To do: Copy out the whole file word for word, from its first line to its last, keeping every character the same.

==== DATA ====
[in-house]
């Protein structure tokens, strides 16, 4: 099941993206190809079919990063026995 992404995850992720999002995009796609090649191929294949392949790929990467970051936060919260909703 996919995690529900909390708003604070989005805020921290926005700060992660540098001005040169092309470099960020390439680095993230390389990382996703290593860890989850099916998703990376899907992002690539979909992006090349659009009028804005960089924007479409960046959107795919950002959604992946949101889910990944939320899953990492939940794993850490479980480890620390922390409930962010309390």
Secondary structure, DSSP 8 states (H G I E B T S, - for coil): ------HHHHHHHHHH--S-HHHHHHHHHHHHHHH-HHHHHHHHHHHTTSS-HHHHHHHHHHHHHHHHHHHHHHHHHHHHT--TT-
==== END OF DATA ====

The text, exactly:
[in-house]
């Protein structure tokens, strides 16, 4: 099941993206190809079919990063026995 992404995850992720999002995009796609090649191929294949392949790929990467970051936060919260909703 996919995690529900909390708003604070989005805020921290926005700060992660540098001005040169092309470099960020390439680095993230390389990382996703290593860890989850099916998703990376899907992002690539979909992006090349659009009028804005960089924007479409960046959107795919950002959604992946949101889910990944939320899953990492939940794993850490479980480890620390922390409930962010309390």
Secondary structure, DSSP 8 states (H G I E B T S, - for coil): ------HHHHHHHHHH--S-HHHHHHHHHHHHHHH-HHHHHHHHHHHTTSS-HHHHHHHHHHHHHHHHHHHHHHHHHHHHT--TT-